everyone was heading to the Kirk's General Assembly Hall on the Mound. The occasion was a celebration of the life of Margo MacDonald, MSP, the kind of woman - to paraphrase Norman MacCaig on Hugh MacDiarmid - who could walk into your mind as if it were a town and she a torchlit procession of one.
To a soundtrack of her favourite country and western music, the unco guid and not so guid of Scottish life gathered in John Knox's backyard. We can only imagine what his reaction would have been had he been told that a "Humanist Celebrant" was in charge of proceedings. But Margo (a surname is surely unnecessary), who died earlier this month aged 70, would have relished any mischief her passing provoked.
Encouraged to wear bright colours, the masses did not disappoint. On the contrary, many appeared to have dressed for a day out on a Bahamian beach or had modelled their outfits on the more imaginative displays at the Chelsea Flower Show.
Sir David Steel, former Presiding Officer of the Scottish Parliament, wore tartan trews, which made him look as if he had just walked out of a Raeburn painting. Transport Minister Keith Brown had a Hibs scarf round his neck, a not-too-subtle nod to Margo's love of the Easter Road club. Meanwhile, Kenny MacDonald of BBC Scotland looked as if he'd bought his shirt blind in Primark en route to Ibiza.
Here, then, were all Jock Tamson's bairns. Alex Salmond and his wife Moira sat in the front row alongside Labour's Johann Lamont, Tory leader Ruth Davidson and Willie Rennie of the LibDems. Nearby were Alistair Darling, frontman for the Better Together campaign, erstwhile First Minister Jack McConnell and David Mundell, Scotland's sole Tory MP.
Had a disorientated tourist stumbled upon this scene he might have been forgiven for thinking that it was a gathering of some strange but amicable clan. How could he know that normally these people are never happier than when tearing each other to pieces? The night before the massacre of Glencoe sprang to mind.
What united everyone, what they had in common, was love for and admiration of Margo, to whom Alex Neil MSP, actress Elaine C Smith and Jim Sillars, her husband, all paid humorous and heartfelt tribute. "For the last 41 years," said Mr Neil, referring to Margo's famous by-election victory in Govan in 1973, "Margo MacDonald has been the true flower of Scotland." Ms Smith recalled a public meeting on the subject of the forthcoming referendum at which Margo was the main draw.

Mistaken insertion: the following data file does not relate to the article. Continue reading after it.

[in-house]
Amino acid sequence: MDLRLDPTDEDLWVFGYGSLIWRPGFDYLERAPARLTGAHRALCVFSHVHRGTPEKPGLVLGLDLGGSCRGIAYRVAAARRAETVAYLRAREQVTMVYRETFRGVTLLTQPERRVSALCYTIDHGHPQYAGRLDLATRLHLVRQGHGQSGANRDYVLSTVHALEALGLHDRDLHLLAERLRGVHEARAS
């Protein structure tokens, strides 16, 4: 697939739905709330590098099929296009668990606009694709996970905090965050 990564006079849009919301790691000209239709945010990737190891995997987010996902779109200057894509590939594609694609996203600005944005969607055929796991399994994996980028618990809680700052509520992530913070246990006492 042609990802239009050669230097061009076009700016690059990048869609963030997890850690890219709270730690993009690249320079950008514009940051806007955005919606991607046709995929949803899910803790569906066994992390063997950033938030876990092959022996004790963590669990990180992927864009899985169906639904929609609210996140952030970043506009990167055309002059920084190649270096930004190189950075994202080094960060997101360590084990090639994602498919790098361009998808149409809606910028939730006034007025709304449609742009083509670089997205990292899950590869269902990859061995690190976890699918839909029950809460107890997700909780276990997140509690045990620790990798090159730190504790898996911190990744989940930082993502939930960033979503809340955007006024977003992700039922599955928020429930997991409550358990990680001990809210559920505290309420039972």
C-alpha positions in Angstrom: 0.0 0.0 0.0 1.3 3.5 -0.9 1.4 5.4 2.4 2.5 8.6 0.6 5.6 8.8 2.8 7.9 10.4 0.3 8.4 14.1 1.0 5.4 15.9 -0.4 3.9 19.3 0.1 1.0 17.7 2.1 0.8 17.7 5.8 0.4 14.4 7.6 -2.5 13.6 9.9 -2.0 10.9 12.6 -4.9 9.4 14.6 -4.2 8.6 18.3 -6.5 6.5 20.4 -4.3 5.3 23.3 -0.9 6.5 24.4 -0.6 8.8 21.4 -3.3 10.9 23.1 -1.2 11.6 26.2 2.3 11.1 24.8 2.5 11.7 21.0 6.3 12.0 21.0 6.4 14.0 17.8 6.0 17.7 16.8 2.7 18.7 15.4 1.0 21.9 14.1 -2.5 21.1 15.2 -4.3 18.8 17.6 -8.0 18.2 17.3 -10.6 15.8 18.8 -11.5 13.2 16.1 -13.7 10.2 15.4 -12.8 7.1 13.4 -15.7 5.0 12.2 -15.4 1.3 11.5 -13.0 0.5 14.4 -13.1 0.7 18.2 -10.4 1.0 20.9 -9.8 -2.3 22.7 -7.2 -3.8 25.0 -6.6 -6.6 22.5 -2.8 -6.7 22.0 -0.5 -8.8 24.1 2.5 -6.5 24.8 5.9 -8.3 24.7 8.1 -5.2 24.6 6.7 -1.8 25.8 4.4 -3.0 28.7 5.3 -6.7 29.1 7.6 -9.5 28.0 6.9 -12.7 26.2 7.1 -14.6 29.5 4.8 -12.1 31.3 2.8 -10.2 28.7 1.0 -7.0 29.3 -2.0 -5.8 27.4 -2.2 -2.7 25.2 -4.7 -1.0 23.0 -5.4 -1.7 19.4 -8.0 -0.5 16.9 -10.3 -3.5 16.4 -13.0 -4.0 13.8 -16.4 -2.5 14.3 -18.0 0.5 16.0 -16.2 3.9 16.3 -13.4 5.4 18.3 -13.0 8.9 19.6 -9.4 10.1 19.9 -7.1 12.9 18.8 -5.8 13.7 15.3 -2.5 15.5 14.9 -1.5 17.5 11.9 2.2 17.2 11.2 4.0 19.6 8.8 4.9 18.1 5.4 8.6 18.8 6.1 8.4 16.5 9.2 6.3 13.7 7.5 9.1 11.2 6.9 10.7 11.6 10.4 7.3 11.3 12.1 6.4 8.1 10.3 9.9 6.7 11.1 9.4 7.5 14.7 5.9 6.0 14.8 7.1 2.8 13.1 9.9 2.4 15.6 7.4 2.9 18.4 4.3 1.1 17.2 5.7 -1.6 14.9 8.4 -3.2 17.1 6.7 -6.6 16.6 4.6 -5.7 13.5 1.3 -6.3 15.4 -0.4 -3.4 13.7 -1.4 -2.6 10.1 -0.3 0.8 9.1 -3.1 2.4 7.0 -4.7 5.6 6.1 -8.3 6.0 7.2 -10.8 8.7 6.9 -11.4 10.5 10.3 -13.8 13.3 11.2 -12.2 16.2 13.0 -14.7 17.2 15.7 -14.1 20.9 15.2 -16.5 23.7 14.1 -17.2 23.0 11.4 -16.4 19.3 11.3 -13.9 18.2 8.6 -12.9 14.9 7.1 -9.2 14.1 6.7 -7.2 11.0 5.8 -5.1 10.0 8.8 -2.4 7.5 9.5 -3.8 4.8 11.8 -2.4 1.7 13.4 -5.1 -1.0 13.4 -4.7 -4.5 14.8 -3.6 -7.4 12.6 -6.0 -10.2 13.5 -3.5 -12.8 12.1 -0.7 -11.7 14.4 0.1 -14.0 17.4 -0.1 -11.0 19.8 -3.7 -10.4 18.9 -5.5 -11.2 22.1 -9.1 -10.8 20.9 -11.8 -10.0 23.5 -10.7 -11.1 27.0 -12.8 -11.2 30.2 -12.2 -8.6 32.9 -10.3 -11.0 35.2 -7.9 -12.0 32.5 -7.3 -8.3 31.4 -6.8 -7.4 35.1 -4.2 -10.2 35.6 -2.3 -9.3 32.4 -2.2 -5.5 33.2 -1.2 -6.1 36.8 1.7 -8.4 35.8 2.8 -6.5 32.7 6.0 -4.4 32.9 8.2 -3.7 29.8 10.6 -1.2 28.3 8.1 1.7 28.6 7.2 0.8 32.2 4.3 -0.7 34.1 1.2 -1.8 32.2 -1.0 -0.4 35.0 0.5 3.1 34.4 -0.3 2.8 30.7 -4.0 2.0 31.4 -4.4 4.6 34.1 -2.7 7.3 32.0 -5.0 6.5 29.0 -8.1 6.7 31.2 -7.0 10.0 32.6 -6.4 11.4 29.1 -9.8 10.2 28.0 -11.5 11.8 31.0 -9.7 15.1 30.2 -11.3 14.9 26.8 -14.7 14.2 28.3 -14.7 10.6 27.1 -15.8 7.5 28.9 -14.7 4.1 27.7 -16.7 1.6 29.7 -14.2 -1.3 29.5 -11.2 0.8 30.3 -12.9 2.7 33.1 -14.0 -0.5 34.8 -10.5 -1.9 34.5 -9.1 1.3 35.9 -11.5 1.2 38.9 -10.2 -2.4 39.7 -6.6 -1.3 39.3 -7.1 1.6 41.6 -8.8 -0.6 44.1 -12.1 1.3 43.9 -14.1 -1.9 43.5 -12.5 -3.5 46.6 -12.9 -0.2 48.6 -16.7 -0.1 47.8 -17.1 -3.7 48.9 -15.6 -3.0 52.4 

When it was discovered there were not enough seats for everyone, Margo asked those who had already determined to vote Yes to leave and make room for Don't Know voters; which, apparently, they did. "She did her job and she did it bloody well," added Ms Smith.
Mr Sillars said that on 19 April, 1943, a star was born. Nor did it cease to burn any less brightly thereafter. Margo was inimitable, an intellectual, independent, courageous, a wit, who had the chutzpah to call Mr Darling "the abominable no-man" and still remain on friendly terms with him. Time-keeping, recalled Mr Sillars, was not one of her strong points. Her staff said there were three time zones: Greenwich Mean Time, British Summer Time and Margo Time. What she was never late for, though, was kick-off at Easter Road, where from the moment the whistle blew she was as partisan as anyone. Even when Margo knew she was dying, she was still eager to discuss the referendum and its consequences. In particular, said Mr Sillars, she wanted "the palpable air of bitter antagonism" which she had witnessed during debates at Holyrood to end when the polling booths close at one minute past 10 on September 18.
Then the Proclaimers sang Sunshine on Leith, with the refrain: "You saw it, You claimed it, You touched it, You saved it."
It was quite a moment and quite a tribute to quite a remarkable woman.
If you could bottle it, what it else would its label read but "Chateau Margo"?